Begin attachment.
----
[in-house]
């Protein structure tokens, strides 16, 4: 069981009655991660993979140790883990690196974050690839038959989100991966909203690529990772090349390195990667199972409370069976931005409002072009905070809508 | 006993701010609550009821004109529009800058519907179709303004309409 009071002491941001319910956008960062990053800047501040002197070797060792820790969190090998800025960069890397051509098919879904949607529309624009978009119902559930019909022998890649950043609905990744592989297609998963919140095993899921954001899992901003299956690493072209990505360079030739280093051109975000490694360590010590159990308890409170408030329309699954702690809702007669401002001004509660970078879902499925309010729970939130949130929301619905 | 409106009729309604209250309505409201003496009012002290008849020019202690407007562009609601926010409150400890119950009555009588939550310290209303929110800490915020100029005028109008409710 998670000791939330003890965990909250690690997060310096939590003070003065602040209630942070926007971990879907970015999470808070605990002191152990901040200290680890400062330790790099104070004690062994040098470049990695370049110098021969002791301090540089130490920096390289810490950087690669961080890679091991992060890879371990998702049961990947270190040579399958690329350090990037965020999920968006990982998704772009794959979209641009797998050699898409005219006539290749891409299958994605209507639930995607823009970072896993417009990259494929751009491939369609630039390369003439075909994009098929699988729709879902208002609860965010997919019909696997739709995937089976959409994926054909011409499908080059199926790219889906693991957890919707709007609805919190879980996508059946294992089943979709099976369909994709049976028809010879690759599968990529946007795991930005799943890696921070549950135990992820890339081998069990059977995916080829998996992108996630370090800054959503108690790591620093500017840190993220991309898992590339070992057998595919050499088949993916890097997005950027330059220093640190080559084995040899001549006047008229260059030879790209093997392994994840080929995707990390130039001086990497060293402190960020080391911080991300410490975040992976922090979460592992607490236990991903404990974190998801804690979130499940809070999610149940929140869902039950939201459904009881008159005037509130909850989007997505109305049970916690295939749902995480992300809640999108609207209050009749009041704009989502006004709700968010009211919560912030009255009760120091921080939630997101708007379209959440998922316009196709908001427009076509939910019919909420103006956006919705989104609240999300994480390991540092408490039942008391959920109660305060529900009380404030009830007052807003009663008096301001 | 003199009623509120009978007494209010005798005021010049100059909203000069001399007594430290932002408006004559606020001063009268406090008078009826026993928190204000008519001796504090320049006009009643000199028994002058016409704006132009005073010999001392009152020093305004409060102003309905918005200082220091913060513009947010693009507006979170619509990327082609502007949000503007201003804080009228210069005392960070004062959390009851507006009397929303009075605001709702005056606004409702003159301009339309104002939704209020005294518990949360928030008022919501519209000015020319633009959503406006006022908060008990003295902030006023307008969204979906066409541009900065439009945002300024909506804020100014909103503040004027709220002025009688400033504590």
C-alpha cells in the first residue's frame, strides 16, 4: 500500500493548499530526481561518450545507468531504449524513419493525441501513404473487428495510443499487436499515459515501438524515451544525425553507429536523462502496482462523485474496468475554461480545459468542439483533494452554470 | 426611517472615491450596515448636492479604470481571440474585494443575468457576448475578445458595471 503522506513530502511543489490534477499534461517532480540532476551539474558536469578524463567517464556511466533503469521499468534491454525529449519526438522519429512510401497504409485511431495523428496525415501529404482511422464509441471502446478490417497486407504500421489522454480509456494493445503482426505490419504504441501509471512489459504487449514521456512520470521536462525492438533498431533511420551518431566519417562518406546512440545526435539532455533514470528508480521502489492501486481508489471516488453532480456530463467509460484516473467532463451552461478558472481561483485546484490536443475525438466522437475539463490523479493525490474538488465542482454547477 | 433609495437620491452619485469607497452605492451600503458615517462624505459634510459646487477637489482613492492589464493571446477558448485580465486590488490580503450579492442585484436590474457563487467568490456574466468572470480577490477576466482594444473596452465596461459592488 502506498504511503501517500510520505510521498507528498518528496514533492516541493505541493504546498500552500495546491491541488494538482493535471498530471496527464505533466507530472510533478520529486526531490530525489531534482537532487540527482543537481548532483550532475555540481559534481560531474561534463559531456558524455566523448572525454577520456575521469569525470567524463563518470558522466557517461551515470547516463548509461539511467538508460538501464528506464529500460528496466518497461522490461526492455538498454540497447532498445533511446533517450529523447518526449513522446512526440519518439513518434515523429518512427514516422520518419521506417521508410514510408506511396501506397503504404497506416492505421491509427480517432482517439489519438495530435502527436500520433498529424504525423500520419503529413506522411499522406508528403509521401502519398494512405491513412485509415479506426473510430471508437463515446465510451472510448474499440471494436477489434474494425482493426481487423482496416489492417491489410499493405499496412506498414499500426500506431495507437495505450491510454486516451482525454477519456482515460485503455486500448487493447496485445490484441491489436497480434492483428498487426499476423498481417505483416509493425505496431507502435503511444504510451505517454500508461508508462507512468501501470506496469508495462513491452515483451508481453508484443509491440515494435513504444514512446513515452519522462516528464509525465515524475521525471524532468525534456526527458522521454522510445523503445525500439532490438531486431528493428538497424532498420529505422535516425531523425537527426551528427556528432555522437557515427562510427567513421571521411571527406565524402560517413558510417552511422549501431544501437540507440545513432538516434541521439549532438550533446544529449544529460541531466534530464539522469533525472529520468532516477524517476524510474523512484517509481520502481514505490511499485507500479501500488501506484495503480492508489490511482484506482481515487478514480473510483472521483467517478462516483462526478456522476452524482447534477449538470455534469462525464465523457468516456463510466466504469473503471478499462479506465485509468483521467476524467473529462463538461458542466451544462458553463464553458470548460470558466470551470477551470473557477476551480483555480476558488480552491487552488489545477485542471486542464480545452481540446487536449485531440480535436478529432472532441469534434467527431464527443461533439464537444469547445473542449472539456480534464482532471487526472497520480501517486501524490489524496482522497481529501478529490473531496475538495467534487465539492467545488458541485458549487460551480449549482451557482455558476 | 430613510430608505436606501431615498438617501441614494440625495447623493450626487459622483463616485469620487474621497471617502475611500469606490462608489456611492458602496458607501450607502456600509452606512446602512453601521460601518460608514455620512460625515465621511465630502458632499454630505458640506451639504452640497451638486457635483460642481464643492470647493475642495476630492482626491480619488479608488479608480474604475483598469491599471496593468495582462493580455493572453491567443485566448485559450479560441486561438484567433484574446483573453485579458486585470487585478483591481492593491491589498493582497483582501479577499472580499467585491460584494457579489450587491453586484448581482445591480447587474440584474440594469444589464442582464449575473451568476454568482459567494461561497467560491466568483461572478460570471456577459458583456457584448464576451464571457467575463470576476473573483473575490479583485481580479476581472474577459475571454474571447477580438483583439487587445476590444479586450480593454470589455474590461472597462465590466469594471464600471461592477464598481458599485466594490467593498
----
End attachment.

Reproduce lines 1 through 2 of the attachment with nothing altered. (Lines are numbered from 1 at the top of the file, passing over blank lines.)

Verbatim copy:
[in-house]
């Protein structure tokens, strides 16, 4: 069981009655991660993979140790883990690196974050690839038959989100991966909203690529990772090349390195990667199972409370069976931005409002072009905070809508 | 006993701010609550009821004109529009800058519907179709303004309409 009071002491941001319910956008960062990053800047501040002197070797060792820790969190090998800025960069890397051509098919879904949607529309624009978009119902559930019909022998890649950043609905990744592989297609998963919140095993899921954001899992901003299956690493072209990505360079030739280093051109975000490694360590010590159990308890409170408030329309699954702690809702007669401002001004509660970078879902499925309010729970939130949130929301619905 | 409106009729309604209250309505409201003496009012002290008849020019202690407007562009609601926010409150400890119950009555009588939550310290209303929110800490915020100029005028109008409710 998670000791939330003890965990909250690690997060310096939590003070003065602040209630942070926007971990879907970015999470808070605990002191152990901040200290680890400062330790790099104070004690062994040098470049990695370049110098021969002791301090540089130490920096390289810490950087690669961080890679091991992060890879371990998702049961990947270190040579399958690329350090990037965020999920968006990982998704772009794959979209641009797998050699898409005219006539290749891409299958994605209507639930995607823009970072896993417009990259494929751009491939369609630039390369003439075909994009098929699988729709879902208002609860965010997919019909696997739709995937089976959409994926054909011409499908080059199926790219889906693991957890919707709007609805919190879980996508059946294992089943979709099976369909994709049976028809010879690759599968990529946007795991930005799943890696921070549950135990992820890339081998069990059977995916080829998996992108996630370090800054959503108690790591620093500017840190993220991309898992590339070992057998595919050499088949993916890097997005950027330059220093640190080559084995040899001549006047008229260059030879790209093997392994994840080929995707990390130039001086990497060293402190960020080391911080991300410490975040992976922090979460592992607490236990991903404990974190998801804690979130499940809070999610149940929140869902039950939201459904009881008159005037509130909850989007997505109305049970916690295939749902995480992300809640999108609207209050009749009041704009989502006004709700968010009211919560912030009255009760120091921080939630997101708007379209959440998922316009196709908001427009076509939910019919909420103006956006919705989104609240999300994480390991540092408490039942008391959920109660305060529900009380404030009830007052807003009663008096301001 | 003199009623509120009978007494209010005798005021010049100059909203000069001399007594430290932002408006004559606020001063009268406090008078009826026993928190204000008519001796504090320049006009009643000199028994002058016409704006132009005073010999001392009152020093305004409060102003309905918005200082220091913060513009947010693009507006979170619509990327082609502007949000503007201003804080009228210069005392960070004062959390009851507006009397929303009075605001709702005056606004409702003159301009339309104002939704209020005294518990949360928030008022919501519209000015020319633009959503406006006022908060008990003295902030006023307008969204979906066409541009900065439009945002300024909506804020100014909103503040004027709220002025009688400033504590």